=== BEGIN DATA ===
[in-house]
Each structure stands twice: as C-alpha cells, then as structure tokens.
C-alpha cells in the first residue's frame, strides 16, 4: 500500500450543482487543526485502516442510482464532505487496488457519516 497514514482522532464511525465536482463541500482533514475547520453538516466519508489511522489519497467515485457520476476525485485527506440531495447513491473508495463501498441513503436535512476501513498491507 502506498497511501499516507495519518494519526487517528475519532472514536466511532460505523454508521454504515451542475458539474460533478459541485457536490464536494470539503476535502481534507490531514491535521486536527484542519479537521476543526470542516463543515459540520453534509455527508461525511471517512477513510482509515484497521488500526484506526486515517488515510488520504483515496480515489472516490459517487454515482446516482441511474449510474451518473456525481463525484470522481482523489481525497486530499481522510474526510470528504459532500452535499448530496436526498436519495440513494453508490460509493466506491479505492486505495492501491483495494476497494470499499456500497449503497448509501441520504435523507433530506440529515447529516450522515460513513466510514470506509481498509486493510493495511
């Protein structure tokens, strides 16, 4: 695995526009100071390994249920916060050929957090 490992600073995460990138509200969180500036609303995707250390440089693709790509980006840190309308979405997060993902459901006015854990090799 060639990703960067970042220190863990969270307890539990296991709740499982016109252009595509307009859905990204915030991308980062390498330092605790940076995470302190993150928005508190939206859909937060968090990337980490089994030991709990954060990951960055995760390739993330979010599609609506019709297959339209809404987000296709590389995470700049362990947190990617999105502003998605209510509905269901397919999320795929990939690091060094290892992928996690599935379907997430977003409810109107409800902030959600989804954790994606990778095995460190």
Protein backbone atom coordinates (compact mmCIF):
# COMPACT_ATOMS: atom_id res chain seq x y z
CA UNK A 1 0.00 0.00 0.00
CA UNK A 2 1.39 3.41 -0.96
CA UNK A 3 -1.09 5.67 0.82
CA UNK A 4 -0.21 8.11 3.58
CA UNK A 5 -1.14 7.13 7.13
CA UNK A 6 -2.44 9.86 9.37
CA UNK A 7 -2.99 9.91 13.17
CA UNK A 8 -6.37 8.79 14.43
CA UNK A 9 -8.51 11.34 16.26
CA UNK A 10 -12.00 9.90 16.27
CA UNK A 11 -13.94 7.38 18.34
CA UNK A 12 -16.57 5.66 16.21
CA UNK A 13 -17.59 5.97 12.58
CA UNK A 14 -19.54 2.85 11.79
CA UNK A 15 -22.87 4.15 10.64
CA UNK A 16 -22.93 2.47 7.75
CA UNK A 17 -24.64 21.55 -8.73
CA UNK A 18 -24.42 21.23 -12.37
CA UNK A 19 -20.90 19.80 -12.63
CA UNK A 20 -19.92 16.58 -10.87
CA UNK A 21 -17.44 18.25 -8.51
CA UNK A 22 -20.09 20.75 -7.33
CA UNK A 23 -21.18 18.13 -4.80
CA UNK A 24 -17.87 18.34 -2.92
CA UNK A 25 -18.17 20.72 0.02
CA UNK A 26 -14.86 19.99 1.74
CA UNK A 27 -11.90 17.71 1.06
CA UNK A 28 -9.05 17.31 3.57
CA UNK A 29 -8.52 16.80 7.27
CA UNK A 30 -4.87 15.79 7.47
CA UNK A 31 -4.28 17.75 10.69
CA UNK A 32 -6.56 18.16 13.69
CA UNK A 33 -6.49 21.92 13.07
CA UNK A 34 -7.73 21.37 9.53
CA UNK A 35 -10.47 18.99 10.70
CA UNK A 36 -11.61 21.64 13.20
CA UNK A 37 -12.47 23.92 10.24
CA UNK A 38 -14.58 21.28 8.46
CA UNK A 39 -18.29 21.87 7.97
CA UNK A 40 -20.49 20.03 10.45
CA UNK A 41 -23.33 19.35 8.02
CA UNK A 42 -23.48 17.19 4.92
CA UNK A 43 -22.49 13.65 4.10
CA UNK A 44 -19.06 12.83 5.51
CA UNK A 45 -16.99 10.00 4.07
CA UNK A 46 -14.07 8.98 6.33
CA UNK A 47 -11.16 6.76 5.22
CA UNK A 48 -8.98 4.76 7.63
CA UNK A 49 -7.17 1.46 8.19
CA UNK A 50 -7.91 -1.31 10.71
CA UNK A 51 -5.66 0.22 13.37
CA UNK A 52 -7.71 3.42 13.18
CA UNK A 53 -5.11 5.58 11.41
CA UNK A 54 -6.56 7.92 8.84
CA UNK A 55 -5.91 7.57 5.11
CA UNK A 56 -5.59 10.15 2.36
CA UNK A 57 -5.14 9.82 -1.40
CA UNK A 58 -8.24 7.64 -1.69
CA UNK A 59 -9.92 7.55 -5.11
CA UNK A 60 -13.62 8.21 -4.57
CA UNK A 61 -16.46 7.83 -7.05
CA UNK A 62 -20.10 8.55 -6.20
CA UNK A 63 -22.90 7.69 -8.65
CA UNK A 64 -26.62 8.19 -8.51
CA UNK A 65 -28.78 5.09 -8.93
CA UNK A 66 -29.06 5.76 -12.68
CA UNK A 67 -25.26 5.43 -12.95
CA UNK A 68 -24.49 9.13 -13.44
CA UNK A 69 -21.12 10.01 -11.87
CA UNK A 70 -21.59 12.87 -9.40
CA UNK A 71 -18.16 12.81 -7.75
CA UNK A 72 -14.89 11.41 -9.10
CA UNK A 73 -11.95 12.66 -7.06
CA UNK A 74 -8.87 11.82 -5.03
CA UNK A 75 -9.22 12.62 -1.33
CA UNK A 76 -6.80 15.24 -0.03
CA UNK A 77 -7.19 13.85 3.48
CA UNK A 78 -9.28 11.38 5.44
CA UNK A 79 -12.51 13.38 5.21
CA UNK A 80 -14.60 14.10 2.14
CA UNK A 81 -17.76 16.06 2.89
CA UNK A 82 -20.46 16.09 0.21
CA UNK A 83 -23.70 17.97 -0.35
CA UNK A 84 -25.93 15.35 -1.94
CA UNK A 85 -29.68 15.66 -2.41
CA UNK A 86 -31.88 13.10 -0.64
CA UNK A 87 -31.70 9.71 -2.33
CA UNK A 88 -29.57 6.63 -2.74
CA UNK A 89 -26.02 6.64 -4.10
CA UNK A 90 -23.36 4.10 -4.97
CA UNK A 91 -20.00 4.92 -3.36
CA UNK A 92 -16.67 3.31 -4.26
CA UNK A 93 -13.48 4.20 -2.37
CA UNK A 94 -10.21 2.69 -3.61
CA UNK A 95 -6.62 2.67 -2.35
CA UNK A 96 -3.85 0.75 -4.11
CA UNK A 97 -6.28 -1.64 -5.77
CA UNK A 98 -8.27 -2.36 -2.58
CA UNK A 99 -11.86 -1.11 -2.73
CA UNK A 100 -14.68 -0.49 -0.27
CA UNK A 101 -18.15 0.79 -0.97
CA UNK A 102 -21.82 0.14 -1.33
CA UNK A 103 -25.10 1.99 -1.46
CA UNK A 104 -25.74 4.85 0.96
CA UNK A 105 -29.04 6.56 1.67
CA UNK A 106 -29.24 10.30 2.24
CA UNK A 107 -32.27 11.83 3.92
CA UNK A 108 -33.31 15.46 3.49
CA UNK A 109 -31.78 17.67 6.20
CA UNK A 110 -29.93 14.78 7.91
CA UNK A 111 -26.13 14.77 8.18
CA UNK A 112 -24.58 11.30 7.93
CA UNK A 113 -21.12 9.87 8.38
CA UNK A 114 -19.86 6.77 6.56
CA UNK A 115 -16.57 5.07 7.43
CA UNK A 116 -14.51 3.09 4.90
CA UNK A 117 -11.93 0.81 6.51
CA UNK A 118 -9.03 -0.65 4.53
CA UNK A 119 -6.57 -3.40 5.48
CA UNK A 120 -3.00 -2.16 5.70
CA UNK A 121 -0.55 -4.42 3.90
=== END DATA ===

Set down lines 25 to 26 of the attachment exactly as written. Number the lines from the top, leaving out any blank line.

CA UNK A 19 -20.90 19.80 -12.63
CA UNK A 20 -19.92 16.58 -10.87